Zhanna Friske - Zhanna Friske 

Friske belongs to an increasing class of Russian stars more famous for their celebrity status and gossip column escapades than any particular talent. Unlike Ksenia Sobchak or Julia Kova, say, she’s actually pretty good at the business of being an entertainer as well - proving a more than capable actress and a thoroughly charming pop star. Her eponymous single bit enough from Paris Hilton’s Stars Are Blind to prompt Muz.TV to institute a special award for best use of plagiarism at their equivalent of the Brits. Her warm, effortless vocals make this several cuts above her rival model/actress/whatever, though.

Activ - Visez

Delightfully addictive Romanian Euro-pop - probably one of the biggest international hits to come out of the country in the last decade.

Tove Styrke - Tove Styrke (album)

Tove’s album impresses me a little more each time i hear it.

17:00 - 18:20 (walking home from work, listening via iPod)

I have to drop into a shop playing what i think is probably Kings Of Leon to buy some new headphones.

Sky Ferreira - As If! (EP)

Still fun the second time around.

GD & TOP - GD & TOP (album)

Sharp-cheekboned Korean kids doing enjoyable party rap. Some of the slow jams are a little cloying but it’s consistently entertaining. The high highlight is, naturally, High High but the Diplo-produced Knock Out is also pretty great.

Ice Cube - It Was A Good Day

Because sometimes when the sun’s shining, and the breeze catches you just right, it’s necessary.

Katy B - On A Mission (album)

Best British pop album in ages.

Music Diary Project Day III

Day three of the Music Diary Project:


23:15 (listening via Claire’s laptop)

Justice - D.A.N.C.E (Live on Jimmy Kimmel)

Claire’s on Facebook trying to get her sixteen-year-old brother to listen to dance music through the medium of Justice’s Michael Jackson tribute. It’s one of my least favourite songs on their monumental début album, but it’s still pretty great.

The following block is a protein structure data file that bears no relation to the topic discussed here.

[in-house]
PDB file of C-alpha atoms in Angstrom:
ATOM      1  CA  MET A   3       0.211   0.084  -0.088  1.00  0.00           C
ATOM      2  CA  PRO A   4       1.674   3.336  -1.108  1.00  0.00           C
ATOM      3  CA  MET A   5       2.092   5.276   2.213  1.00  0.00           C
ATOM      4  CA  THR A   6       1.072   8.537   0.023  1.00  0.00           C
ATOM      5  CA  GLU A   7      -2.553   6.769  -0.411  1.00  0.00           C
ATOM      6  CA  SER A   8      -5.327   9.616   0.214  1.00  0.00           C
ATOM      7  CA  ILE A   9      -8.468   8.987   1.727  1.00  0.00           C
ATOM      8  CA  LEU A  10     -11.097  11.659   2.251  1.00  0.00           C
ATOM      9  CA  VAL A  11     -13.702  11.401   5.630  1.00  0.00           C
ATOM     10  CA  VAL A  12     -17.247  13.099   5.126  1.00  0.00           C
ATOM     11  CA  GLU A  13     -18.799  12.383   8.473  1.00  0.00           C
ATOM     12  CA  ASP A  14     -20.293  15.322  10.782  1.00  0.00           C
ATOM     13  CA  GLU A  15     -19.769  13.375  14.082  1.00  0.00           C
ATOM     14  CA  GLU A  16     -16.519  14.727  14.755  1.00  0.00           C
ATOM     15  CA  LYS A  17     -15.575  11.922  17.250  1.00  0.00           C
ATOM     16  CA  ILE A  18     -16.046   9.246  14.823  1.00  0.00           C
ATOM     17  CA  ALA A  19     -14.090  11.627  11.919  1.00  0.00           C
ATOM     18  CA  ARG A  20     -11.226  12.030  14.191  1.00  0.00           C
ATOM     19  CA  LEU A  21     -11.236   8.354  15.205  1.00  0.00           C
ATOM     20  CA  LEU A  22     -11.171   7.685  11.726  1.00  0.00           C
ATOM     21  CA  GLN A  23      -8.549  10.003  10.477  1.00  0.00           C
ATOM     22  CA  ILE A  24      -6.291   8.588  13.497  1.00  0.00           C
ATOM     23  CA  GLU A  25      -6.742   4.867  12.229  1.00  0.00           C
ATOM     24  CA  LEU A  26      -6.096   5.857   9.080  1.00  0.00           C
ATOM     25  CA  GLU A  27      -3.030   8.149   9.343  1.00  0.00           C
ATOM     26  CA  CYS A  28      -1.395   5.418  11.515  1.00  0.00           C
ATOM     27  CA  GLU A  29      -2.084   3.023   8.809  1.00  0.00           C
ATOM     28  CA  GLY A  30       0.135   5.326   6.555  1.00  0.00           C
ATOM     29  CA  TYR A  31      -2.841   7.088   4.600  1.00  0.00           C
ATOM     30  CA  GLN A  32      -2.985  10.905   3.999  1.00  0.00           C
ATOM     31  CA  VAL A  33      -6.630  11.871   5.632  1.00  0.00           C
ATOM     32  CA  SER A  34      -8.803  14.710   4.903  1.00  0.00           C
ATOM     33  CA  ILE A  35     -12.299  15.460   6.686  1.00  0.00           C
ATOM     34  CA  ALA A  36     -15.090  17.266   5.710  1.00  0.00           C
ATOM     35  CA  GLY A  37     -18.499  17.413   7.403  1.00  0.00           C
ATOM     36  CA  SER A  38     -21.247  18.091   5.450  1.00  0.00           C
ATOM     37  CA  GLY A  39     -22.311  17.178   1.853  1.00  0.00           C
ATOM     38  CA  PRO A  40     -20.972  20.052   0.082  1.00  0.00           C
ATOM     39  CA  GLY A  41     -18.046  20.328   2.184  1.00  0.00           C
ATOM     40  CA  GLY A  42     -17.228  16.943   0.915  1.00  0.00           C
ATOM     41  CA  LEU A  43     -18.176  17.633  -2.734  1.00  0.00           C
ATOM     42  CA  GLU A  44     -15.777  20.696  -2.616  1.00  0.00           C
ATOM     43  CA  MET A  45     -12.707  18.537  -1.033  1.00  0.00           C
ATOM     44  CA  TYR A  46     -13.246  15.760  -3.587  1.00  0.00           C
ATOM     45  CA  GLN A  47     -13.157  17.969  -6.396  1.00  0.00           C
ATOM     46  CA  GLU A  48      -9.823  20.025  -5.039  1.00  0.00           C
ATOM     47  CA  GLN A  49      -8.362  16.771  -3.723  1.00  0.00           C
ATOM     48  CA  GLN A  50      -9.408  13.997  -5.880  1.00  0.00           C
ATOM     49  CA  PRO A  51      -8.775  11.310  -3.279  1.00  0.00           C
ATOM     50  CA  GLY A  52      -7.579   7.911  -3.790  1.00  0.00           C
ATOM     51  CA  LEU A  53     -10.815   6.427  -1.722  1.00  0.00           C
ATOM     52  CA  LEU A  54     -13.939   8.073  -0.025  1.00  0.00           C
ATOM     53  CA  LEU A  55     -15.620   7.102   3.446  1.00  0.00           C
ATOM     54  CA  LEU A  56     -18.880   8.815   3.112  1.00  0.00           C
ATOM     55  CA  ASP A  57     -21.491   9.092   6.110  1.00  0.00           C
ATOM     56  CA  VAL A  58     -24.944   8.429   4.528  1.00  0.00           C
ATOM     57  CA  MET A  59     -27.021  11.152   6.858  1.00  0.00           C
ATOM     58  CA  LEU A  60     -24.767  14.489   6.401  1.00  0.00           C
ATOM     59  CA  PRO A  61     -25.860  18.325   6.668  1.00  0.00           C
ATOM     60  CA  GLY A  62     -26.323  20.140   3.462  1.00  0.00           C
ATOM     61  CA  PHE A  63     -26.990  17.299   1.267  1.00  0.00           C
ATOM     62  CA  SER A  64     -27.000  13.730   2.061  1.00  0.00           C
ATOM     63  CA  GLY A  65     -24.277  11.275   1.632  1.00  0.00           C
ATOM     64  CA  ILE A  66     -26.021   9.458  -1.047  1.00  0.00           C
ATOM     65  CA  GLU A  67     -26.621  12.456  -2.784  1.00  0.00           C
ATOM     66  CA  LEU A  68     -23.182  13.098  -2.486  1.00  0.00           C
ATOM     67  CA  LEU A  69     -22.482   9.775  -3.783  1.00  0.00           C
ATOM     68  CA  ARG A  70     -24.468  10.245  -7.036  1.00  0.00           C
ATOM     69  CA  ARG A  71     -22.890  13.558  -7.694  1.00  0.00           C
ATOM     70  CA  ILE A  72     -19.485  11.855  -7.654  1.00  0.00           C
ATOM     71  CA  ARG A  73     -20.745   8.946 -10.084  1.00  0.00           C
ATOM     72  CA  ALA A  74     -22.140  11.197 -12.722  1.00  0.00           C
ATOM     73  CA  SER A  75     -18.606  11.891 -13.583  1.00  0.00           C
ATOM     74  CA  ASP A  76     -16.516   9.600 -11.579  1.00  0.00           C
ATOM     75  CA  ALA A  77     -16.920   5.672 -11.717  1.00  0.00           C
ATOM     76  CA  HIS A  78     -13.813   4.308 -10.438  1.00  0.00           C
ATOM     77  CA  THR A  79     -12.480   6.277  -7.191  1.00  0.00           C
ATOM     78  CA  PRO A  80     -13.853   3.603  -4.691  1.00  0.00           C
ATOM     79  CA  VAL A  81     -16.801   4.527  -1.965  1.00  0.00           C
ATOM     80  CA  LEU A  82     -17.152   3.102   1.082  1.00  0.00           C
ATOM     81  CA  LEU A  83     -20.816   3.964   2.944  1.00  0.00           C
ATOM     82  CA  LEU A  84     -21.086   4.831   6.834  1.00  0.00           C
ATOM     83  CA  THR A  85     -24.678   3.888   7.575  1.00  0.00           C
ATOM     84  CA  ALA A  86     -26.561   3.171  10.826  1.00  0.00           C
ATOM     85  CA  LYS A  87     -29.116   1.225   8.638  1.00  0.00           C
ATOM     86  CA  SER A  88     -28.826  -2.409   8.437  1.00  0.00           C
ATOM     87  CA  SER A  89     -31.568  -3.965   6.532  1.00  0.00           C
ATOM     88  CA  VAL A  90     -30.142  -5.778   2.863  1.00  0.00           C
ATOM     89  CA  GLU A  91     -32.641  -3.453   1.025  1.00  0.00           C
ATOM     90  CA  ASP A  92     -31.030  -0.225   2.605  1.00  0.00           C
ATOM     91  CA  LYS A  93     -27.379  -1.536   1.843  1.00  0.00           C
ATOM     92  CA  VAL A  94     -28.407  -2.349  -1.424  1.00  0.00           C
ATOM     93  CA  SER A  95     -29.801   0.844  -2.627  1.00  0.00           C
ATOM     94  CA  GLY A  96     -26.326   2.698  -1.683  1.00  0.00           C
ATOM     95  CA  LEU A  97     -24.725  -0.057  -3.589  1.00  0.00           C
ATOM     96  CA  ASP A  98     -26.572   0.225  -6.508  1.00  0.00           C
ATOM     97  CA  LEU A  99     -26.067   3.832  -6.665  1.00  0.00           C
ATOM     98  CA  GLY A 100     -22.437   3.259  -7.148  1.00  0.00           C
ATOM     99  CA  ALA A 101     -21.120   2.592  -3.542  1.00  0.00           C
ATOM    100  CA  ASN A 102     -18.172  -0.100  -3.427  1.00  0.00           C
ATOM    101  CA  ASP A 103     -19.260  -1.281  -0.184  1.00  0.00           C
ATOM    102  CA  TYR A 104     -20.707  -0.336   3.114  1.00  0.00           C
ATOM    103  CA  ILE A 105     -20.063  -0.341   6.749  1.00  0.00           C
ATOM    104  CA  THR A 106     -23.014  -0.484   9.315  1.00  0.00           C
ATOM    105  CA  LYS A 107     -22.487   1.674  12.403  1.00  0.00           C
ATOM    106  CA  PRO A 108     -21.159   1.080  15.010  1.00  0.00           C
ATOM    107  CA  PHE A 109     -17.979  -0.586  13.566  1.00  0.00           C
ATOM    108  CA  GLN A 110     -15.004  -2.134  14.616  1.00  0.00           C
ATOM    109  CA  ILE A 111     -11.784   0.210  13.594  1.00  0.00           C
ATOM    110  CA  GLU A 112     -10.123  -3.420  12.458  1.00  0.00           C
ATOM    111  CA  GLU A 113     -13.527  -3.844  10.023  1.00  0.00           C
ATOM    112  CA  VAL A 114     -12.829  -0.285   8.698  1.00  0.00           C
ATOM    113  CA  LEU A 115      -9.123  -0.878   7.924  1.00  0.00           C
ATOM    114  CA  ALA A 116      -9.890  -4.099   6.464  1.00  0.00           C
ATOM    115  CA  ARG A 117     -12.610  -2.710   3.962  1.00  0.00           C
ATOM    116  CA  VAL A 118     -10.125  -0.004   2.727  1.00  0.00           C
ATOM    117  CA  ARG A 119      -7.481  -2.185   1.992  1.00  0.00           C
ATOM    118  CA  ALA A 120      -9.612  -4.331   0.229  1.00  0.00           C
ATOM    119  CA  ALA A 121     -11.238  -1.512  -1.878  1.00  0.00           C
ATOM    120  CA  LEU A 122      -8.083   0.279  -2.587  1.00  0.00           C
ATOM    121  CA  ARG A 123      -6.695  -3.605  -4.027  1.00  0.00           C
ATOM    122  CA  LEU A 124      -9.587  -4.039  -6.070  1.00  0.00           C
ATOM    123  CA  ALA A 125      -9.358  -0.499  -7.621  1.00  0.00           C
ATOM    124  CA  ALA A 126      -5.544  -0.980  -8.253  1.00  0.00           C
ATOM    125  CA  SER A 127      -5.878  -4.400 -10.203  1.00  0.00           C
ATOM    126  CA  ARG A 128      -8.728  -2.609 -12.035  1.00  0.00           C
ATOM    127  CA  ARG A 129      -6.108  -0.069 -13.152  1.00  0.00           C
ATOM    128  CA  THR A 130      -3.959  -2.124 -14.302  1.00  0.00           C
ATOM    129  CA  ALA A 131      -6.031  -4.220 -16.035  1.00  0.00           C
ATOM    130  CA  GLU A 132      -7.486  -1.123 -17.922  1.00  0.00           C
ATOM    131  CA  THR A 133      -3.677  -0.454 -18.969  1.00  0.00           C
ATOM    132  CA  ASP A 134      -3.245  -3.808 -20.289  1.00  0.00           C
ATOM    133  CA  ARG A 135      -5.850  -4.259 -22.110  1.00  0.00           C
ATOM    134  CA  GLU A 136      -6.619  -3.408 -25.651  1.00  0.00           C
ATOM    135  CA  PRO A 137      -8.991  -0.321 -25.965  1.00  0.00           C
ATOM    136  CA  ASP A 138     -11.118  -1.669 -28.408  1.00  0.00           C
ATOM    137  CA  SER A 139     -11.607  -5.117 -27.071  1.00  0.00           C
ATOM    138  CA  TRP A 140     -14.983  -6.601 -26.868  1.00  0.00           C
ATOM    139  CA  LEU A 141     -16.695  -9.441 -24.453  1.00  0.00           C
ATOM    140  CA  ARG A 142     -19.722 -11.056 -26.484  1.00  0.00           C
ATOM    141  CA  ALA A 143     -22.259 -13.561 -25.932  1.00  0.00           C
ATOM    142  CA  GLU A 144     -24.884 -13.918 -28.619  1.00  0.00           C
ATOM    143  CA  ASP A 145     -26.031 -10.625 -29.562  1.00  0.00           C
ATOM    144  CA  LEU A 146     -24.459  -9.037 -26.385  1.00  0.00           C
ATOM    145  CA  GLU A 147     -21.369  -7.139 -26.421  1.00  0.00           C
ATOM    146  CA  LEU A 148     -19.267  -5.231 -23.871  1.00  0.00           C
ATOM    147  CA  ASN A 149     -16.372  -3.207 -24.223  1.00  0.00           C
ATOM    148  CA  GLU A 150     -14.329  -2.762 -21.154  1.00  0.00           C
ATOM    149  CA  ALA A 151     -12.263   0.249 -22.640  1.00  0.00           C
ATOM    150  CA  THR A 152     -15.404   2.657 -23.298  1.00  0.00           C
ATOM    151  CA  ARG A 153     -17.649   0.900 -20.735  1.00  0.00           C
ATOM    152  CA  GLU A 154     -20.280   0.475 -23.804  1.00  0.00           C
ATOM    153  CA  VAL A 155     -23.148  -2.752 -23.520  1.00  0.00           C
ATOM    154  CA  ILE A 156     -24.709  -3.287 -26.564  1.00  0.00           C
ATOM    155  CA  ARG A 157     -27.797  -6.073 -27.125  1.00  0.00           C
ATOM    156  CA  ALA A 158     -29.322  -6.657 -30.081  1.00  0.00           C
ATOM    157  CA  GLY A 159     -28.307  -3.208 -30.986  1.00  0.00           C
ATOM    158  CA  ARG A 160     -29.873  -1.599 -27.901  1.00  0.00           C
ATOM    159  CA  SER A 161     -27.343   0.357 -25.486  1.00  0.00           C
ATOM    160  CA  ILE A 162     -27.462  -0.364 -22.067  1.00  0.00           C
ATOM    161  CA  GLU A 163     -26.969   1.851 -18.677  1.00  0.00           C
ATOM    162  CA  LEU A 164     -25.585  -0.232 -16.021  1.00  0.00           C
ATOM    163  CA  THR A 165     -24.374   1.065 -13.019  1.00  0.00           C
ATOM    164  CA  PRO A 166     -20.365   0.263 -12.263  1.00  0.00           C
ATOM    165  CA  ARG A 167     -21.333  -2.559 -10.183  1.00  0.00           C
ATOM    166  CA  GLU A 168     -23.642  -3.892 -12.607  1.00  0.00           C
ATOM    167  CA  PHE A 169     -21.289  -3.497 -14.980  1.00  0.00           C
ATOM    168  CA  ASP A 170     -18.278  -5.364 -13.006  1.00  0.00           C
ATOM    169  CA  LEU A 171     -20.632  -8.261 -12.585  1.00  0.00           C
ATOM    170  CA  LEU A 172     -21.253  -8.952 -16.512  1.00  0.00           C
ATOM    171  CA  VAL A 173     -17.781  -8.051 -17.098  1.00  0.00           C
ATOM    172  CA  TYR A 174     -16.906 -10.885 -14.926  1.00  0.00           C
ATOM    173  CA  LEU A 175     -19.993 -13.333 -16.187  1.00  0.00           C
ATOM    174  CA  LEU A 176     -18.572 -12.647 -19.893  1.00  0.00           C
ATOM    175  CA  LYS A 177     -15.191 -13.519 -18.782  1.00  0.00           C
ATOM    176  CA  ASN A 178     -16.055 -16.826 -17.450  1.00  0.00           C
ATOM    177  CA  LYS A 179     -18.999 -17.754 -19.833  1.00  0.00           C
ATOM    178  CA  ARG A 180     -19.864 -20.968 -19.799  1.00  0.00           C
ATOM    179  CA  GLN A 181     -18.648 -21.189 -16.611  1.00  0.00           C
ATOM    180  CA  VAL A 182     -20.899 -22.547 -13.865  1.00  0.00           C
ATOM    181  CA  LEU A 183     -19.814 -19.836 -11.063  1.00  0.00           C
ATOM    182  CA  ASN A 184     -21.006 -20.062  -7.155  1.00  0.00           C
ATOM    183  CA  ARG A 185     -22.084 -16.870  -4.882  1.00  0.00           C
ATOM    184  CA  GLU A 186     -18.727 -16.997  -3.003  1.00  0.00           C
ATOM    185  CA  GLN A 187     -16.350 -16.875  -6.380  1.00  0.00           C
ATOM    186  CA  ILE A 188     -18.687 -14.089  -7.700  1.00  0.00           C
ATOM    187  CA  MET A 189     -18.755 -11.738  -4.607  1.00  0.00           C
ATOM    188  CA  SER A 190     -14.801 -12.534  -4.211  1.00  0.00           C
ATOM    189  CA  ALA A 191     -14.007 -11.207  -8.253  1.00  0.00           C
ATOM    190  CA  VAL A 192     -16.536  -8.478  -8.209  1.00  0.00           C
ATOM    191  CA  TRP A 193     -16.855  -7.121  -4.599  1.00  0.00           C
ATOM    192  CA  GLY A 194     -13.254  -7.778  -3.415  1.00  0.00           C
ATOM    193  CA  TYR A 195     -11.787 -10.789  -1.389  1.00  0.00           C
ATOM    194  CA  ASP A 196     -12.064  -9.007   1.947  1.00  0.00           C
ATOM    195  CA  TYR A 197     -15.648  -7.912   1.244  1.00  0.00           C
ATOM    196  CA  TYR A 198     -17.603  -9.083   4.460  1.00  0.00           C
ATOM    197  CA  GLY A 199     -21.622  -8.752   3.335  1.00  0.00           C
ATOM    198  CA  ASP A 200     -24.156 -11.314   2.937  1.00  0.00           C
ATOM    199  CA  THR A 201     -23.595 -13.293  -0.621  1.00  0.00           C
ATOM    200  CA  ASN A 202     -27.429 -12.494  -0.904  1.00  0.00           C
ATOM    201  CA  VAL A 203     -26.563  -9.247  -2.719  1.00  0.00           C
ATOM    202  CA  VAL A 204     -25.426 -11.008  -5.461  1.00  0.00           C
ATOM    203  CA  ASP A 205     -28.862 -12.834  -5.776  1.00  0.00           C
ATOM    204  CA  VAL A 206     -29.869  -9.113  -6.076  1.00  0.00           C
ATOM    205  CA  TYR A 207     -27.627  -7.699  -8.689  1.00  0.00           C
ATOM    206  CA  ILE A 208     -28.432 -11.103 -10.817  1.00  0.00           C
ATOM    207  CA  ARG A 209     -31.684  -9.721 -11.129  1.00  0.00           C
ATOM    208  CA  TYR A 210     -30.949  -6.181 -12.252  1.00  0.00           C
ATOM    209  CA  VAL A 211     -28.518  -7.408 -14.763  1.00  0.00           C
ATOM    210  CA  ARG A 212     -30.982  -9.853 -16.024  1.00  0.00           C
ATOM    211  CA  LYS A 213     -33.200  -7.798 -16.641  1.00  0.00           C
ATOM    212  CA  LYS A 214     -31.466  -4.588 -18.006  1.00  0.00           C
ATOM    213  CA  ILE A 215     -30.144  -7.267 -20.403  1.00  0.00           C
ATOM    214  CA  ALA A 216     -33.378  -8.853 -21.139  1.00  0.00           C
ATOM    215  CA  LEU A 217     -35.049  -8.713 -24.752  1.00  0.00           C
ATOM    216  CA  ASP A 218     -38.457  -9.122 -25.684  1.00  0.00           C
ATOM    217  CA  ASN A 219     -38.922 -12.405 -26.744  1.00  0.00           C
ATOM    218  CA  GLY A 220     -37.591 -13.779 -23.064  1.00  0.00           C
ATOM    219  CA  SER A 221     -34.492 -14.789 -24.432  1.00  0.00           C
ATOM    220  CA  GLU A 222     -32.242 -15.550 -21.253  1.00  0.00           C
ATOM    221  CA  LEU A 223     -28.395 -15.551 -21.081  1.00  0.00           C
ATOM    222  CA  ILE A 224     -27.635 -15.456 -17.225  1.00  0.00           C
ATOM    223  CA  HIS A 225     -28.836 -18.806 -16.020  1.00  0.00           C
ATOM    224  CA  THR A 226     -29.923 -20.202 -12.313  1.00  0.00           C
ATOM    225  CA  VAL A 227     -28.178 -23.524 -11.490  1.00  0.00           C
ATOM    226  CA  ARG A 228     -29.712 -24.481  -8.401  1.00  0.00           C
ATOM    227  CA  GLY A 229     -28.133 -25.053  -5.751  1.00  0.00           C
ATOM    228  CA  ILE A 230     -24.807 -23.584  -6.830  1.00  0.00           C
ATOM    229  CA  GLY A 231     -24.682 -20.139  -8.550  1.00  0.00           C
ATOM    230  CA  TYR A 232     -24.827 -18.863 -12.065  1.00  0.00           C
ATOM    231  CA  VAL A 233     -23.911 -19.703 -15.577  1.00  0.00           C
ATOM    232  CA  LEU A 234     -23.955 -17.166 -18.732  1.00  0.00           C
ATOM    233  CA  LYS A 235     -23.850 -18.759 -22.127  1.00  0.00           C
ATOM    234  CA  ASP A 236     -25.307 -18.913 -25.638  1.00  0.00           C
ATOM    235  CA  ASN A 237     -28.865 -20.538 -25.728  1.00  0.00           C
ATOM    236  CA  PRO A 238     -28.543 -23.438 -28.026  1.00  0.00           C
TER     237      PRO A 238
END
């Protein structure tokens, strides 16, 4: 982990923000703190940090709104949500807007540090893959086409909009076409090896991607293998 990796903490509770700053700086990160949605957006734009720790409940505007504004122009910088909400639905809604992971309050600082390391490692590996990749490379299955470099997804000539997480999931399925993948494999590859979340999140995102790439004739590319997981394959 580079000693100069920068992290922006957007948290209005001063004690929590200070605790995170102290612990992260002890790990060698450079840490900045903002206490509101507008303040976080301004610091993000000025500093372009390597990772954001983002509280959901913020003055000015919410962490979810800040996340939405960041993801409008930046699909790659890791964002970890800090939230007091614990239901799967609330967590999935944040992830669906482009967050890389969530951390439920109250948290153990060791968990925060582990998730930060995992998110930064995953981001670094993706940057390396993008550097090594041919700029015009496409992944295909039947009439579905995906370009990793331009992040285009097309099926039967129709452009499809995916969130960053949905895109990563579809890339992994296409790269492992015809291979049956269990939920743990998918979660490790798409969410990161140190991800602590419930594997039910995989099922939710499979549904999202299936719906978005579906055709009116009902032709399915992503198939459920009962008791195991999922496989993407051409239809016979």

7:00 - 8:20 (walking to work, listening via iPod)

Nyusha - Vibirat’ Chudo (album)

An album i’d been after for a while and listened to the first chance i had. She’s a 20 year-old Muscovite pop star pushing no boundaries with her traditional mix of R&B, italo disco and downbeat vocals but showing a much stronger command of the genre than most. The title track is magnificent - resonant, melancholy electro-pop in the style that no other country can quite match.

4 Minutes -Diamond (album)

I’m trying to catch up on K-Pop at the moment and 4 Minutes are a fairly successful girl group. It’s noisy, heavily-Autotuned R&B. I might come back to it later but i decide after two tracks that it’s not going to work for me now.

Aaliyah - Complete Works (compilation album)

After the abrasive 6 minutes i spend with 4 Minutes, Aaliyah sounds even more unearthly than usual. The compilation skips around between old and new, out of sequence, following Try Again with Back and Forth, but it’s all perfect. Ten songs in and i’m at the office.

16:30 - 17:50 (walking home from work, listening via Pod)

E-40 - Revenue Retrievin’ Graveyard Shift